Josephine Baker Joins The Pantheon In Paris Josephine Baker will be reinterred at the Panthéon in Paris 46 years after her death. The famed entertainer will be the first Black woman to receive the honor. Scott Simon reflects on her legacy.

Opinion: A New Spirit Joins The Panthéon

Opinion: A New Spirit Joins The Panthéon

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Josephine Baker in uniform circa 1945. Hulton Deutsch/Corbis via Getty Images hide caption

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Hulton Deutsch/Corbis via Getty Images

Josephine Baker in uniform circa 1945.

Hulton Deutsch/Corbis via Getty Images

Some of the most esteemed figures in the history of France, including Voltaire, Victor Hugo, Marie Curie, Jean-Jacques Rousseau and Simone Veil, are interred in the Panthéon in Paris. And now a new spirit will join them: an entertainer, activist, and agent of the French resistance.

Josephine Baker was born in St. Louis in 1906, began performing in her teens, and moved to Paris.

"I just couldn't stand America, and I was one of the first colored Americans to move to Paris," she told The Guardian in 1974.

This group included Richard Wright and James Baldwin, who were not starry-eyed about Paris and France's self-proclaimed ideals of liberty, equality, and fraternity so much as clear-eyed about life for Black people in the United States.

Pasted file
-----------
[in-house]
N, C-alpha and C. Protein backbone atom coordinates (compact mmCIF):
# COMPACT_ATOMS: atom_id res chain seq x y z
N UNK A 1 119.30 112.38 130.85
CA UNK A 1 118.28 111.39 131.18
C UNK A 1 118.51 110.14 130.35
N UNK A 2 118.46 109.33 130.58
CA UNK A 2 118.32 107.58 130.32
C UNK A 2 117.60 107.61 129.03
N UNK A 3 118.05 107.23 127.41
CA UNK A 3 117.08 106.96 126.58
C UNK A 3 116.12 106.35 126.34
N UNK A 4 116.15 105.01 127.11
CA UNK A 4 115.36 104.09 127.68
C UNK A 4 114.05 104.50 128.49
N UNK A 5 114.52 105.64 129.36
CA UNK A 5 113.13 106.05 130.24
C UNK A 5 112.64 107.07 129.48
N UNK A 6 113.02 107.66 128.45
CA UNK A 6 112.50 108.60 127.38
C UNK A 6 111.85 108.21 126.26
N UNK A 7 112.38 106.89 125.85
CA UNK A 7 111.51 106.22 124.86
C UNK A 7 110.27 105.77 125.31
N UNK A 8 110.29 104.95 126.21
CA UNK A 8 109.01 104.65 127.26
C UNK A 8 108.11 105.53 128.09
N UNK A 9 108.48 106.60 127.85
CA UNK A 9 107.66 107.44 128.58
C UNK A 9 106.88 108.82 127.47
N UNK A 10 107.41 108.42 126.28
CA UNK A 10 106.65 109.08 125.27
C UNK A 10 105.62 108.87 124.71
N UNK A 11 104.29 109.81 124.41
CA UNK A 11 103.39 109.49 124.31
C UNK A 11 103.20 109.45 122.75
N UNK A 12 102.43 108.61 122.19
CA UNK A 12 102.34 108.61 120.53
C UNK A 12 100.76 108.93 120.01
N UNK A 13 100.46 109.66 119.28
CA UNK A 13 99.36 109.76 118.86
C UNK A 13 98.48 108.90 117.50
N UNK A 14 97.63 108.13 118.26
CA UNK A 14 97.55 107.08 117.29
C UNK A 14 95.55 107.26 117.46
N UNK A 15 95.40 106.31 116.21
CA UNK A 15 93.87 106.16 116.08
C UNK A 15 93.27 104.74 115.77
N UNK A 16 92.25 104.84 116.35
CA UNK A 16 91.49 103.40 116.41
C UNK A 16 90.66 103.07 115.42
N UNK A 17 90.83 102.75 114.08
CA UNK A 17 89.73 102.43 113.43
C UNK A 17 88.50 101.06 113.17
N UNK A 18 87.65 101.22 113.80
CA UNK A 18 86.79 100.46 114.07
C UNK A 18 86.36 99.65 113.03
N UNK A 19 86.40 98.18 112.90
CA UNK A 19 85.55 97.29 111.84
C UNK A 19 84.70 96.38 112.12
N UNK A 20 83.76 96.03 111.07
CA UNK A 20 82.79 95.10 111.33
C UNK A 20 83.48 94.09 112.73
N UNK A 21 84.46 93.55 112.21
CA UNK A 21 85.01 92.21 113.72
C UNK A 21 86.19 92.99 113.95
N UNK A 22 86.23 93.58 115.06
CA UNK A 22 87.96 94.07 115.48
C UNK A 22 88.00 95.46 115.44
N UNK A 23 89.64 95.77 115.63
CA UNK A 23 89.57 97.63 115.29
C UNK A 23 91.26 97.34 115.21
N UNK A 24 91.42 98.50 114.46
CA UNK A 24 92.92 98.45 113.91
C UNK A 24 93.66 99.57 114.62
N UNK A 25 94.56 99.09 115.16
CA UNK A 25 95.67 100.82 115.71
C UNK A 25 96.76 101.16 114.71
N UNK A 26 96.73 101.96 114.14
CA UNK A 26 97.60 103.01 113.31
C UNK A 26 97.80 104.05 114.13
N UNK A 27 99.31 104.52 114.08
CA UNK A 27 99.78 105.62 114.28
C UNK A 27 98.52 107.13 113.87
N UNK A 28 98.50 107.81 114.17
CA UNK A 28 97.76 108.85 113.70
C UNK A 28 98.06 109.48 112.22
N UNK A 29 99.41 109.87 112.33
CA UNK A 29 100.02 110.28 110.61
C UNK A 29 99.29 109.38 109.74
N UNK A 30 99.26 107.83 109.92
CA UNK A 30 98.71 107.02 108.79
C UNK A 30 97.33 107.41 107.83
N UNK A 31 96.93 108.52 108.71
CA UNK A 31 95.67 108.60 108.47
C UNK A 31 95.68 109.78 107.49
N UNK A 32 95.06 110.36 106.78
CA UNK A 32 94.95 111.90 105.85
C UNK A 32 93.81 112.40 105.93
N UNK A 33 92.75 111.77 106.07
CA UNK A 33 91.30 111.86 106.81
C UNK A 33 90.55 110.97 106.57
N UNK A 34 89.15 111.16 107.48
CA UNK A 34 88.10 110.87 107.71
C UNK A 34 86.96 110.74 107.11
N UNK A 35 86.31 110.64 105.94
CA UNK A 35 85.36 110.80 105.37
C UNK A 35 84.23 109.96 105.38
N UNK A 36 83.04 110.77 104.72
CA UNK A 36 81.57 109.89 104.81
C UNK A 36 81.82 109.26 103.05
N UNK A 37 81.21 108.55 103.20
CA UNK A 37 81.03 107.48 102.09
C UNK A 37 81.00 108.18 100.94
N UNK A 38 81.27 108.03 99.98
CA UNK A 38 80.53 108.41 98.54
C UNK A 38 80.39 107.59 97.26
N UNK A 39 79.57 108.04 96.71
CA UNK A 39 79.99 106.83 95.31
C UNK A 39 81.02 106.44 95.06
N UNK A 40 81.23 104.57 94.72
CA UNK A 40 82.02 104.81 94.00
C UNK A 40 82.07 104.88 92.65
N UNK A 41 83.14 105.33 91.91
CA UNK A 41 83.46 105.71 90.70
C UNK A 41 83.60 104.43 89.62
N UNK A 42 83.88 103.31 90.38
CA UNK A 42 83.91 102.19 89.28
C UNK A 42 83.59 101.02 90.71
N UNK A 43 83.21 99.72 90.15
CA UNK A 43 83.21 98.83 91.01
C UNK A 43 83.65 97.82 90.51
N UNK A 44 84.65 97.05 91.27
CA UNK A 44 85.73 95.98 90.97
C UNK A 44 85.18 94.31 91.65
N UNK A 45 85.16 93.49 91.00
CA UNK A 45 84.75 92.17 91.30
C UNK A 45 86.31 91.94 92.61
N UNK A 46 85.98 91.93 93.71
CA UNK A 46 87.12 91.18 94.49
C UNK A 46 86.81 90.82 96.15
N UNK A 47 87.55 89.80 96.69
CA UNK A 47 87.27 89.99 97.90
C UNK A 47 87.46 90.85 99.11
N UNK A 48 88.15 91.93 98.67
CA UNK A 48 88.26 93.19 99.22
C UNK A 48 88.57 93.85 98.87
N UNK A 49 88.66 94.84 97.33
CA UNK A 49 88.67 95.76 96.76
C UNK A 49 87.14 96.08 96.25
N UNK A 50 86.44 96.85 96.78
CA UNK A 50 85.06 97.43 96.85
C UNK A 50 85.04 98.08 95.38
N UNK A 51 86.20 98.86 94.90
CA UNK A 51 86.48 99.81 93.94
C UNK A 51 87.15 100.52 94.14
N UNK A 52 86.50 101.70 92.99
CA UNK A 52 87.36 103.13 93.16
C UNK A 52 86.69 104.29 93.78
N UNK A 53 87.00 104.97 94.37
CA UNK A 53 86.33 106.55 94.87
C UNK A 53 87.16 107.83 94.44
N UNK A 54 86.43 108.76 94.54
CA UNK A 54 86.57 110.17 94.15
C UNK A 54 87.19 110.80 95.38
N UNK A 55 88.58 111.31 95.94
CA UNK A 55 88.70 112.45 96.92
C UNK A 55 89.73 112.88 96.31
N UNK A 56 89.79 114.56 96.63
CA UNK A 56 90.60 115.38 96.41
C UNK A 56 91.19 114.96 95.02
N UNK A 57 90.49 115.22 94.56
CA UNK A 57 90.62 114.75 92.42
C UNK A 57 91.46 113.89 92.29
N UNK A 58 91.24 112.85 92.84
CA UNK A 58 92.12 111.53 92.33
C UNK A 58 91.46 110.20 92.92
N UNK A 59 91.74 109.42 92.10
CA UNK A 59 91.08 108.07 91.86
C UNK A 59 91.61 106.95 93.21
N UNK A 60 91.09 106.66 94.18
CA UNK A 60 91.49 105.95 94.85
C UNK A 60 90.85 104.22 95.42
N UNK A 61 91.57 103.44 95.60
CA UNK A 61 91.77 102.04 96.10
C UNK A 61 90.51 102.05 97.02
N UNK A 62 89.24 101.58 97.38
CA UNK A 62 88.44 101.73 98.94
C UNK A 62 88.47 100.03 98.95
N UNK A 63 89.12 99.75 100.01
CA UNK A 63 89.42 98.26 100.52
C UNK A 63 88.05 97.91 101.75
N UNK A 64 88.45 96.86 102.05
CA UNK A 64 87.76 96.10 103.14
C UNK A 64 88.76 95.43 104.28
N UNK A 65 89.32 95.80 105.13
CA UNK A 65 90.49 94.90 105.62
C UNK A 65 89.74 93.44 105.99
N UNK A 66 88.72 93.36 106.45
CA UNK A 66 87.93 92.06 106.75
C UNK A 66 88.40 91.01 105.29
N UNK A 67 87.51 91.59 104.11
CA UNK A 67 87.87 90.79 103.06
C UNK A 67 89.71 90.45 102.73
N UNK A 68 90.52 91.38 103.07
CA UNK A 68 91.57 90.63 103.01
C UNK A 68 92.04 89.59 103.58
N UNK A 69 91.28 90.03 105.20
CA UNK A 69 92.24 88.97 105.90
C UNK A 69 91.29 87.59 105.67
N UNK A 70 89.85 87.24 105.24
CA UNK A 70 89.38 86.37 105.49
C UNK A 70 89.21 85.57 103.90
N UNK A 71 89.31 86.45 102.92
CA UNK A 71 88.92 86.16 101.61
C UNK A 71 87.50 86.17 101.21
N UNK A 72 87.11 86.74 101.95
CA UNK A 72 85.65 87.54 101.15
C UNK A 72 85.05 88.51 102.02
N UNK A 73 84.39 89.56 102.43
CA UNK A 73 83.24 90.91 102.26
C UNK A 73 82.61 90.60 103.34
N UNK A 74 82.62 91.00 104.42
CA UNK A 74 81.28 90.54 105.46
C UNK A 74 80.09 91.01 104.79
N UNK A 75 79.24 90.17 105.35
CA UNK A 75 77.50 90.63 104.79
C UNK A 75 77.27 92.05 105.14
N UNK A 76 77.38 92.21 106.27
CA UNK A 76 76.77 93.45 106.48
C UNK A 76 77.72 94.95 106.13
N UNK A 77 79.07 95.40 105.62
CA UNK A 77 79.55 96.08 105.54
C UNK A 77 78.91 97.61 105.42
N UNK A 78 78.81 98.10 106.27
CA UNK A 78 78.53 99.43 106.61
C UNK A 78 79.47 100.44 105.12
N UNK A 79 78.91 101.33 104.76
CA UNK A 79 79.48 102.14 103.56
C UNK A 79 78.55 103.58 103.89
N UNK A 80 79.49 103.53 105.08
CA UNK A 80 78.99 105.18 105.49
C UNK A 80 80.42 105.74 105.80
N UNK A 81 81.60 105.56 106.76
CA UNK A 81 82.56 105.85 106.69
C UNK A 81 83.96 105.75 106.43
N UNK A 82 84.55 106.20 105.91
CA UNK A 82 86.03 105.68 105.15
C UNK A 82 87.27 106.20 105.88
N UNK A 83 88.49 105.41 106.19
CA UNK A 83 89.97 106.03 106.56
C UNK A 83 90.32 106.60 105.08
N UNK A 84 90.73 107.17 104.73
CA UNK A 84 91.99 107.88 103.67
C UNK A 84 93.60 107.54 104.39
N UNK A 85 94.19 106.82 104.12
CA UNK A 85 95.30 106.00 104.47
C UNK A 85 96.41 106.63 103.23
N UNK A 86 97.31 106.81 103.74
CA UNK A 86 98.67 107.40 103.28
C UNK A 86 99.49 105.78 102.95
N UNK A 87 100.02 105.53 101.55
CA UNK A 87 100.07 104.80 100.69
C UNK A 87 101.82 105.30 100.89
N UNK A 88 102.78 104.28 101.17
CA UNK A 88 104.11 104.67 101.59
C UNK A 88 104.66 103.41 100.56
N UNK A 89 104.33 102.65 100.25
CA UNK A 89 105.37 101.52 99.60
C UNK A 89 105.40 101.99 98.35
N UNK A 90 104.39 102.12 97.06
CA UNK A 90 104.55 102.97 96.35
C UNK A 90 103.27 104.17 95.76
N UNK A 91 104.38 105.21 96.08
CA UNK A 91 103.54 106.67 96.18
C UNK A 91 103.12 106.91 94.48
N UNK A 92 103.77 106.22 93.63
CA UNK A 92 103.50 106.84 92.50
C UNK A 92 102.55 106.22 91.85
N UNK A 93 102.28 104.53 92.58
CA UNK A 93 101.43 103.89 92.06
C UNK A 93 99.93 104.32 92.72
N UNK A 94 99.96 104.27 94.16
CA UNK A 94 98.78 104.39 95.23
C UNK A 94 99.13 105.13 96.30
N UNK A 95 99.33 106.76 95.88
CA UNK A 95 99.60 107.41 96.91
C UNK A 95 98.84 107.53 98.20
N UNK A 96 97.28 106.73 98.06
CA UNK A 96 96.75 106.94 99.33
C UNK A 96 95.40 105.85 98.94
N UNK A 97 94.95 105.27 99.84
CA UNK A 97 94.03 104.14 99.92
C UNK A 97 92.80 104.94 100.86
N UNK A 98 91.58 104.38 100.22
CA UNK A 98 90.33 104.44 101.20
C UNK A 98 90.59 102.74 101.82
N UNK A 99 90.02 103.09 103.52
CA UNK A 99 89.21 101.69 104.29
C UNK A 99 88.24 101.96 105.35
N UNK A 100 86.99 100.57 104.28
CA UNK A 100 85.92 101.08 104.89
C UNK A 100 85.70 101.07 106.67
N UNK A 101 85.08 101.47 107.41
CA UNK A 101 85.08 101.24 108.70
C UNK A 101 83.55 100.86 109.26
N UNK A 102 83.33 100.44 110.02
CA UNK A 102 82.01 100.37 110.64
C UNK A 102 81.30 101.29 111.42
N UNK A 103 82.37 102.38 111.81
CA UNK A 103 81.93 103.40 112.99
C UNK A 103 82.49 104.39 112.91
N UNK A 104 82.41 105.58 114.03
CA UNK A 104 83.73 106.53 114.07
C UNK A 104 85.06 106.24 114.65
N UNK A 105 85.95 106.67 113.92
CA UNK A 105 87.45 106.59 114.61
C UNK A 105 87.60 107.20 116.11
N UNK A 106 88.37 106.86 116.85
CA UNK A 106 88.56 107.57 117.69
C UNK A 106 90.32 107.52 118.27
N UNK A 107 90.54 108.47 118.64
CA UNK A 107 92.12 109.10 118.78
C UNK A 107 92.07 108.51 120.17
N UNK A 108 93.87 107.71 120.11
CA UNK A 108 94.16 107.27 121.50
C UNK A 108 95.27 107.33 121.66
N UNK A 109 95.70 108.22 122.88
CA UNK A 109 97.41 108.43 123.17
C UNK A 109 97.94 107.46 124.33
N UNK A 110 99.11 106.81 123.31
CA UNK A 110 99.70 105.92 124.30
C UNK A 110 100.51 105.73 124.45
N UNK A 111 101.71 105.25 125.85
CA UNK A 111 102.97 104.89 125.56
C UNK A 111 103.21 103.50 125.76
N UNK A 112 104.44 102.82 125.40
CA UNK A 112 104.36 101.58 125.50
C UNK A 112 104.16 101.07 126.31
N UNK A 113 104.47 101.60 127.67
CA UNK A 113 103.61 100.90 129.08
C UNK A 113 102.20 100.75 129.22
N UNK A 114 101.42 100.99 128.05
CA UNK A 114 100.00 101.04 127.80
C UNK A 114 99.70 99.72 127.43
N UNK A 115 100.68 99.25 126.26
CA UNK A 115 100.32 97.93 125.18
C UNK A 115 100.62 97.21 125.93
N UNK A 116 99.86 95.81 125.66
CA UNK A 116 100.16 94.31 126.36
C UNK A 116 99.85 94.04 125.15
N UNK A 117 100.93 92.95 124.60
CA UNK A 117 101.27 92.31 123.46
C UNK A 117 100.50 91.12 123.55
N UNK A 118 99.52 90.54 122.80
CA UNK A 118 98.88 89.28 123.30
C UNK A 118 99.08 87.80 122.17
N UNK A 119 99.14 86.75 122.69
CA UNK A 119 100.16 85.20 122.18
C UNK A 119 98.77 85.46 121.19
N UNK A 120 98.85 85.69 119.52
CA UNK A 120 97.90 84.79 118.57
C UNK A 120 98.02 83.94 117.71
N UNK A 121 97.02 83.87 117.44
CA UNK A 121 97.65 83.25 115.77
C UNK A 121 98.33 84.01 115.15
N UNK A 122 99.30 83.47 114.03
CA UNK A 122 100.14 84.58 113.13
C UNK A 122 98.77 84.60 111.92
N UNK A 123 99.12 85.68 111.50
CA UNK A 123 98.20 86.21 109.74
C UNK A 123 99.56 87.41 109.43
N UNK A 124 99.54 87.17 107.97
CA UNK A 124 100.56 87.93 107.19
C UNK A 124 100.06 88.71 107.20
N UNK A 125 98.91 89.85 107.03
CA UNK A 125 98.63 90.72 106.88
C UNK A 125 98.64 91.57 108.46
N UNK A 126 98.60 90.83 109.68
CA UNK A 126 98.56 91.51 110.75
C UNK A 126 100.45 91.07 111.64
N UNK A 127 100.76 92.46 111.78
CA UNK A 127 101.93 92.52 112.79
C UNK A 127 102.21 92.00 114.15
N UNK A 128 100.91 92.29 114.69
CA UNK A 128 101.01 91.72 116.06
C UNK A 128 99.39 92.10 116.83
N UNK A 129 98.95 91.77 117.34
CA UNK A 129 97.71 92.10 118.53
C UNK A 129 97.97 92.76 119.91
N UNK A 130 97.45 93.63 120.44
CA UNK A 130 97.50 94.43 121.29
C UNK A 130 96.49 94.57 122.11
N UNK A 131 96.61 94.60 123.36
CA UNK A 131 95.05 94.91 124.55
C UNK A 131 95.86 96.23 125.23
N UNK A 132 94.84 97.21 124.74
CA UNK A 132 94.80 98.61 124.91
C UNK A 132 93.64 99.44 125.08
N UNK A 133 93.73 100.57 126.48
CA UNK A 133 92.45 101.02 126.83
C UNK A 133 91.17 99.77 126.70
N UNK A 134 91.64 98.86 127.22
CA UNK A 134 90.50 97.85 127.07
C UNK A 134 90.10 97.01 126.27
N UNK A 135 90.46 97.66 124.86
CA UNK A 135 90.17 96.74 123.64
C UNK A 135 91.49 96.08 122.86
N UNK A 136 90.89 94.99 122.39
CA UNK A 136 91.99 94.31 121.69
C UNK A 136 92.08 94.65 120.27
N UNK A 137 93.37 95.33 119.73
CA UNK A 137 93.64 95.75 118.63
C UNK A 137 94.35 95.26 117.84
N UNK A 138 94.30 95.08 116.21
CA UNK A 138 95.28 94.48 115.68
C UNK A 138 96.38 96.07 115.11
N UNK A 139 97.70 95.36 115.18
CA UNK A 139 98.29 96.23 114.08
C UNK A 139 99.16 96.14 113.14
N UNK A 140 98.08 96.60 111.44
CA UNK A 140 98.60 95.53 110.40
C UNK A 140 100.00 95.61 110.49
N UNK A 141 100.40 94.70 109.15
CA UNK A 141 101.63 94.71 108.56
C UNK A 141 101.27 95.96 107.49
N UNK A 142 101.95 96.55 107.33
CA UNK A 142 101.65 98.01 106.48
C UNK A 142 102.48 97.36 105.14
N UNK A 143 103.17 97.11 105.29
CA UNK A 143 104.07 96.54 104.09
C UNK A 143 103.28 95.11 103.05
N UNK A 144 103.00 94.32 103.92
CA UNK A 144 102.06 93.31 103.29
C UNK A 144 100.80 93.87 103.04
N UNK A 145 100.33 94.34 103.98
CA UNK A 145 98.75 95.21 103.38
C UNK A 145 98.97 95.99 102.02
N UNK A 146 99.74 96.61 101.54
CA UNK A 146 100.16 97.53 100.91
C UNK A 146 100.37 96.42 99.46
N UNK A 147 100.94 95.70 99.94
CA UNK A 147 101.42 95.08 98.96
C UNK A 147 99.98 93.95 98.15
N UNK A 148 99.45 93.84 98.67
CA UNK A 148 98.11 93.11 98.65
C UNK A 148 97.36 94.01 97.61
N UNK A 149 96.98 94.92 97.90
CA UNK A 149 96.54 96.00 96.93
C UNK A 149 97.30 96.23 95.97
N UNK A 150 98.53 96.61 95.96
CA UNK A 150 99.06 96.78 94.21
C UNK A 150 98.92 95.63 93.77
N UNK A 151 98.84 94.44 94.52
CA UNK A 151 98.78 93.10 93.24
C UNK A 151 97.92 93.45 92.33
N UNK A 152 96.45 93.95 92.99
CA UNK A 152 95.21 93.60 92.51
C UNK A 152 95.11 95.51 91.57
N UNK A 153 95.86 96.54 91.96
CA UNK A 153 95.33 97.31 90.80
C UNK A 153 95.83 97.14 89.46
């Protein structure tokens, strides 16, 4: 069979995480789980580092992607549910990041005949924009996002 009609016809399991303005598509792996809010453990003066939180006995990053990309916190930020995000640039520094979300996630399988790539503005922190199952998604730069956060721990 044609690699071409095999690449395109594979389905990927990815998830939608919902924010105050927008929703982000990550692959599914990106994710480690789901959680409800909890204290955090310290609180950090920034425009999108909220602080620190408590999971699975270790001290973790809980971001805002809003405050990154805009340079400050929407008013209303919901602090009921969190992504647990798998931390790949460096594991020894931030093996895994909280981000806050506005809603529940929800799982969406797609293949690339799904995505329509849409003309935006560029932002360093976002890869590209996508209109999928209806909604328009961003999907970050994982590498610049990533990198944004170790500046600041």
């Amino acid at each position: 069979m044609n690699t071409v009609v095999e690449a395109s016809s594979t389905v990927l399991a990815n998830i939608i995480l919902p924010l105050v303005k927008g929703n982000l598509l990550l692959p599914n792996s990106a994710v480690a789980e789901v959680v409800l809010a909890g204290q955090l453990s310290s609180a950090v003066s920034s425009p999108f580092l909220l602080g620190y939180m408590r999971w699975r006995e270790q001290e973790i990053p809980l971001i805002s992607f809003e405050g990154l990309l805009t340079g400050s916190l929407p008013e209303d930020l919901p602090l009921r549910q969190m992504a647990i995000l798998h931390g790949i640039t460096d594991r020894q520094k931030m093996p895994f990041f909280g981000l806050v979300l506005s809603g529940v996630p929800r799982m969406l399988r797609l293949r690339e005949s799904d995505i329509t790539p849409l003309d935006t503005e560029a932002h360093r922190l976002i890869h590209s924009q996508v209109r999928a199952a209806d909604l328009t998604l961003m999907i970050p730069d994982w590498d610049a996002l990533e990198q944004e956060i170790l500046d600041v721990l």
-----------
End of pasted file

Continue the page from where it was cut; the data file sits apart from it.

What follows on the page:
"I didn't know what was going to happen to me in France," Baldwin told The Paris Review in 1984. "But I knew what was going to happen to me in New York."

Baker became a sensation in Paris. She was the first Black woman to star in a major motion picture — the 1927 French film Siren of the Tropics. She dazzled at the Folies Bergère, where she danced in a skirt made of artificial bananas.

"When she swung onstage in that fiercely swinging banana skirt," Morgan Jerkins wrote in Vogue in 2016, "Baker brilliantly manipulated the white male imagination ... she clowned and seduced and subverted stereotypes."

Beyoncé herself saluted Baker's 100th birthday by performing on TV in a banana skirt.

During World War II, some French stars performed for occupying German troops. Baker hid refugees and weapons for the French Resistance in her chateau in Dordogne. She gathered intelligence and carried secret messages written on sheet music in invisible ink. She received France's Legion of Honor after the war and became an advocate for civil rights in the United States, refusing to perform for segregated audiences. She spoke just before Martin Luther King Jr. at the 1963 March on Washington, wearing the uniform of the Free French Forces.

Baker died in 1975. She will be the first Black woman in what's called France's hall of heroes. And it might be good to recall this week that Baker was also an immigrant who worked bravely and tirelessly to rescue and protect refugees from fear and oppression when their lives depended on her courage.